Alley in Pisa, Italy

by Lars Kotthoff

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Will a variable neutral density filter produce similar results to a fixed neutral density filter?

I have just spotted an "adjustable" ND filter on eBay. The way it works is basically two polarised disks which rotate to allow more or less light through.

Although this technique seems solid enough at first glance, the fact that I had not heard of this before makes me wonder if its really just a nasty hack with unforeseen consequences. Are these filters comparable in quality (of the result) to a regular ND filter?

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marked as duplicate by mattdm, whuber, John Cavan, Mark Whitaker, Rowland Shaw Oct 9 '12 at 12:18

This question has been asked before and already has an answer. If those answers do not fully address your question, please ask a new question.

    
this is an example of an adjustable filter singh-ray.com/varind.html –  Nippysaurus Sep 3 '12 at 2:14
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2 Answers 2

No they are not comparable. They cause weird cross-polarizing effects and color-shifts while a good fixed neutral density filter has a very uniform effect across the image.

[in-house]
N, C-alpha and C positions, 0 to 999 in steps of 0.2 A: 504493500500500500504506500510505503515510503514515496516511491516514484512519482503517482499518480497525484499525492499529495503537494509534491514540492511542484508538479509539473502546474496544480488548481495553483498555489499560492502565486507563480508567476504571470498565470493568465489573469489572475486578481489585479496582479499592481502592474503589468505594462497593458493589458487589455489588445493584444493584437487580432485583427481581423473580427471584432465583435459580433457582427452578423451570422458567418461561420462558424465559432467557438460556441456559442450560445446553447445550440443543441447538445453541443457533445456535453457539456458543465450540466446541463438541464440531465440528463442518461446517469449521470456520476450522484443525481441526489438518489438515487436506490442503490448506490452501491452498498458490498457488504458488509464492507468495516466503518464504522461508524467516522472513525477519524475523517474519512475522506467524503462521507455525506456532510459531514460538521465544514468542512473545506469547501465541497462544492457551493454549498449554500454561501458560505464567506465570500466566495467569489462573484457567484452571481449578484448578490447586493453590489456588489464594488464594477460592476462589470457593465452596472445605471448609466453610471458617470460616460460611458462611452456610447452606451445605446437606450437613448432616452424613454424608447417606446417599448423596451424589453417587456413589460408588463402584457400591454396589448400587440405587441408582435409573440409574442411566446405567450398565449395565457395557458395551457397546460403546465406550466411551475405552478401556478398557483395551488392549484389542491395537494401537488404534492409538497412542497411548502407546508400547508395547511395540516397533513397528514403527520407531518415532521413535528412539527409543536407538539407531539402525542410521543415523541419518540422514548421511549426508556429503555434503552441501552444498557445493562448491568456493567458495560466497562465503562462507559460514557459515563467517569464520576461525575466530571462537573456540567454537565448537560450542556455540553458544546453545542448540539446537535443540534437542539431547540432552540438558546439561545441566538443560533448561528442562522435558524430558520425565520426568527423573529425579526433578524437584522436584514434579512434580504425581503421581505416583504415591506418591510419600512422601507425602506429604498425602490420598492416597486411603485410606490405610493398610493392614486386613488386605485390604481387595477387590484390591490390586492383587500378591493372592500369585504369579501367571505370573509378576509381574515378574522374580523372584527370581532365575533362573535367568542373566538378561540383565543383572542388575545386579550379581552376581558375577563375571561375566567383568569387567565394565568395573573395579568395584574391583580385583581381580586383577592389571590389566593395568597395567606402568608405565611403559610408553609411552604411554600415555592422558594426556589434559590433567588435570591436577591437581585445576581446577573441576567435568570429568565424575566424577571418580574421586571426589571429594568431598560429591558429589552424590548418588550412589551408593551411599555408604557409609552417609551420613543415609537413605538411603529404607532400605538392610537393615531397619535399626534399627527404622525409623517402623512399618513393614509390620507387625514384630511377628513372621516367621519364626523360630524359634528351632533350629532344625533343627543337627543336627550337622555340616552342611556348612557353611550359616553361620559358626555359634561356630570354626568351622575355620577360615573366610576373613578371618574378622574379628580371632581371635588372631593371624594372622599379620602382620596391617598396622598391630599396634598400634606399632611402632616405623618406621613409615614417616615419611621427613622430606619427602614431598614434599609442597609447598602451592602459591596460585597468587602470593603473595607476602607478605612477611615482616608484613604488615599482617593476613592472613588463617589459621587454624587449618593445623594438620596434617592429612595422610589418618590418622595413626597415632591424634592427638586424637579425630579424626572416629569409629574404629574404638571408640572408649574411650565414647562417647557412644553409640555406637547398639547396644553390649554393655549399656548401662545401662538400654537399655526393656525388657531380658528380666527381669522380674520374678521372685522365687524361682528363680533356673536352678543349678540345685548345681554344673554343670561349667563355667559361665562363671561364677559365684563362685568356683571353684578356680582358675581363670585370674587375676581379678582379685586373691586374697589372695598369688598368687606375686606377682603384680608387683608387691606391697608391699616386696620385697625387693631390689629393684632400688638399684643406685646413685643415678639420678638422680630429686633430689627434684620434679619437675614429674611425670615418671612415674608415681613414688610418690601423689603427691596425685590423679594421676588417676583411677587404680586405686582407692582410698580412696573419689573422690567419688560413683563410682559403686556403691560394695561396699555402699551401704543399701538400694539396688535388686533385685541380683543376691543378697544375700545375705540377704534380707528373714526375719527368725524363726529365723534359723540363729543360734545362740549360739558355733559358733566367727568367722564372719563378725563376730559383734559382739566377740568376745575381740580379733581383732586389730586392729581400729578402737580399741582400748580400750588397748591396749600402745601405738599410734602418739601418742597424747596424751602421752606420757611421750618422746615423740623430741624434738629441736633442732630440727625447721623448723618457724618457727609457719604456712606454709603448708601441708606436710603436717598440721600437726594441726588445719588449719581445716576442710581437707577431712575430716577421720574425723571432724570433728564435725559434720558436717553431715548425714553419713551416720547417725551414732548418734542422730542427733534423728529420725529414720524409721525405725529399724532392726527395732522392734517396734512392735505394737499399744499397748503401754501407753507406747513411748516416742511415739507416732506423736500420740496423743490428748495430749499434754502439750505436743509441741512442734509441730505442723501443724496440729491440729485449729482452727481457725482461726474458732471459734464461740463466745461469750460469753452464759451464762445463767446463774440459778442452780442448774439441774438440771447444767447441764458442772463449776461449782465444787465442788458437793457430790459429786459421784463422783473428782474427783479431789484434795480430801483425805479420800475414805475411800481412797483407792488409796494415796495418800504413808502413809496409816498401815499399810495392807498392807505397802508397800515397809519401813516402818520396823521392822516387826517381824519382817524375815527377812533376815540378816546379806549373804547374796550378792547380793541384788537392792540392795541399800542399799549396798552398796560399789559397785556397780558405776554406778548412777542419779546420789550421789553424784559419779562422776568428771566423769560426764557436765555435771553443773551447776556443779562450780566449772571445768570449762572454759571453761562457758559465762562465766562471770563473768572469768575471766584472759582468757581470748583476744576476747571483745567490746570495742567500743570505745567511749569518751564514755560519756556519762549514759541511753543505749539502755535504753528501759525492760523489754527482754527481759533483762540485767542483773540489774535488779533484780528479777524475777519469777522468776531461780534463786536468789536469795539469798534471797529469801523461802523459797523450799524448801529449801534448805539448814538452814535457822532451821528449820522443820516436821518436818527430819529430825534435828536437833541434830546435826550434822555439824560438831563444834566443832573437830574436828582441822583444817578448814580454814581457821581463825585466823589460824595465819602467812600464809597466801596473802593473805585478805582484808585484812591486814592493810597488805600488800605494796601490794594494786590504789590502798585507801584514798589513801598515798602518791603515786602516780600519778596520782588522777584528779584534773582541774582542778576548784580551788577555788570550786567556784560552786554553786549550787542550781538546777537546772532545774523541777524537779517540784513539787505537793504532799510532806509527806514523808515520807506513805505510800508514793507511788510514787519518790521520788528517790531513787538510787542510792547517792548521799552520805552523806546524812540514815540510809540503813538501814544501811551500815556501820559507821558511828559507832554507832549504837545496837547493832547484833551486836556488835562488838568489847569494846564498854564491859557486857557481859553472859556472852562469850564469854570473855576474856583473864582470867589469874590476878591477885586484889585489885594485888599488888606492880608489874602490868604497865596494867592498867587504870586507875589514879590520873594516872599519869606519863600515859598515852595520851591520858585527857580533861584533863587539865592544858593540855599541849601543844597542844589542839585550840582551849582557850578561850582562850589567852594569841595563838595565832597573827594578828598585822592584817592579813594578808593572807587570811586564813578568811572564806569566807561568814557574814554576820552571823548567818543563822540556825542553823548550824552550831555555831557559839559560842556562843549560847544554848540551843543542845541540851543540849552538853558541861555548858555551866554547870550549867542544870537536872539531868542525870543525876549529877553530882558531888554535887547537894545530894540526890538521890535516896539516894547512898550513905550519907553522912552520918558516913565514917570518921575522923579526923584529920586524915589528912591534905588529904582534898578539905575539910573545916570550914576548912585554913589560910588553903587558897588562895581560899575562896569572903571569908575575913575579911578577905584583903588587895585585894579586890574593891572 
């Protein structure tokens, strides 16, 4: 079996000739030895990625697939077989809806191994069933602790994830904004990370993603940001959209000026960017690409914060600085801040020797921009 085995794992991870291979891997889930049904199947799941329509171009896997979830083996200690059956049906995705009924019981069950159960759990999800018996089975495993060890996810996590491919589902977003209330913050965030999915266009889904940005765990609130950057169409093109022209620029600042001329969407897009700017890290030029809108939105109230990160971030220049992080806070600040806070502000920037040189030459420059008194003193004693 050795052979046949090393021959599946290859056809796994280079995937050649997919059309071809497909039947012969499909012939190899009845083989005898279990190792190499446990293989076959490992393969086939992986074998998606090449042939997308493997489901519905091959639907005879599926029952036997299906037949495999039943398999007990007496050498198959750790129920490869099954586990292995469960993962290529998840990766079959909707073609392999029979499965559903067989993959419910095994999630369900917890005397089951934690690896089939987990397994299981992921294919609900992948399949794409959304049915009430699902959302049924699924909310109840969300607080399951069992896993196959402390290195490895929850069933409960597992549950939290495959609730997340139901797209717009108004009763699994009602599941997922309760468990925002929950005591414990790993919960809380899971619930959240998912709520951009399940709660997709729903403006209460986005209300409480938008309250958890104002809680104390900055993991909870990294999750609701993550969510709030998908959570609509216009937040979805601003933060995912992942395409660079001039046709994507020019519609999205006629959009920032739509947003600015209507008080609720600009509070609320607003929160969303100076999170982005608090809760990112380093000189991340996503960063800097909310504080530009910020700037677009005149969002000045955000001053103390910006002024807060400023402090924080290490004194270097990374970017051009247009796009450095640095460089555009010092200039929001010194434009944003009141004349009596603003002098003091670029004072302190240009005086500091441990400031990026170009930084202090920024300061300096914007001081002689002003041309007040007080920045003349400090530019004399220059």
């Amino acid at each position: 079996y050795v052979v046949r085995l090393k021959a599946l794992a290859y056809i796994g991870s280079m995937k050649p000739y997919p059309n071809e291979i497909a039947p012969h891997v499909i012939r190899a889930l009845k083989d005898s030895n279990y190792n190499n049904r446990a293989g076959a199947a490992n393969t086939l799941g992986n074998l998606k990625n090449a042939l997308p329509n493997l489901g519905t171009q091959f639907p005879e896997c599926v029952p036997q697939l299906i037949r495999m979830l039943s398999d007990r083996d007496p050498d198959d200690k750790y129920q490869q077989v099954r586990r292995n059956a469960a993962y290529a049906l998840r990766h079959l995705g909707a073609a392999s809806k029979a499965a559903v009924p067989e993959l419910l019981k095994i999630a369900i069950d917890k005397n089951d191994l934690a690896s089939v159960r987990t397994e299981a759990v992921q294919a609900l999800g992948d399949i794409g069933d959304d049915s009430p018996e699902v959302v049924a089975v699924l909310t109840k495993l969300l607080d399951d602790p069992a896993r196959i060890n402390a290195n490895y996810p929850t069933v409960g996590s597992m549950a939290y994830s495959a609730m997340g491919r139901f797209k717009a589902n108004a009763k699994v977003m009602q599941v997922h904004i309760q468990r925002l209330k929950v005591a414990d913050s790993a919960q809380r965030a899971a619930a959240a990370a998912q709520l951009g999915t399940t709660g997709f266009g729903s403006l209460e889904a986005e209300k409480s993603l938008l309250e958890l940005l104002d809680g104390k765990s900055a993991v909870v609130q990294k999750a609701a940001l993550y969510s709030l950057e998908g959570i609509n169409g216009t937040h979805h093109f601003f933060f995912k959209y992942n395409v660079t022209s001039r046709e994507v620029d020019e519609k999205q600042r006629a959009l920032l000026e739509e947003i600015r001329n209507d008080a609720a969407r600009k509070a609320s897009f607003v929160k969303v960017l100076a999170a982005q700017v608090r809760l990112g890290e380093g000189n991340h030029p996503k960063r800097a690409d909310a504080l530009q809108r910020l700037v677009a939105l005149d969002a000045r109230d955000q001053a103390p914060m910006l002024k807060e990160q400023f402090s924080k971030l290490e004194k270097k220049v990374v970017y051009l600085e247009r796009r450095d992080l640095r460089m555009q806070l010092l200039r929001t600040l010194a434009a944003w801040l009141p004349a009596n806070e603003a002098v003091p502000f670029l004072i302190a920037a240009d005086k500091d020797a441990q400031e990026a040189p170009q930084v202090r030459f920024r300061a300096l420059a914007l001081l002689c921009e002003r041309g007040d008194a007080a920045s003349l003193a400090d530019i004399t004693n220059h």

Although a briefly considered one for its flexibility, I wisely decided against it and now use a 16X and 400X ND filter for my needs. I still have a 8X one which causes too much color-shift but at least it is global, making it easily correctable in software, unlike variable filters whose effect differs depending along with angle.

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There is a huge difference in optical characteristics depending on how much you pay.

http://strobist.blogspot.com/2010/06/using-nd-filters-to-kill-depth-of-field.html

Quoting: "If you want optical quality, durability and continuously variable densities, there is one option. And it is expensive.

The Singh-Ray Vari-ND is the ne plus ultra of ND filters. It gives you a "dial-in" setting of anywhere from two to eight stops of neutral density -- that is actually neutral. And it is sharp, too."

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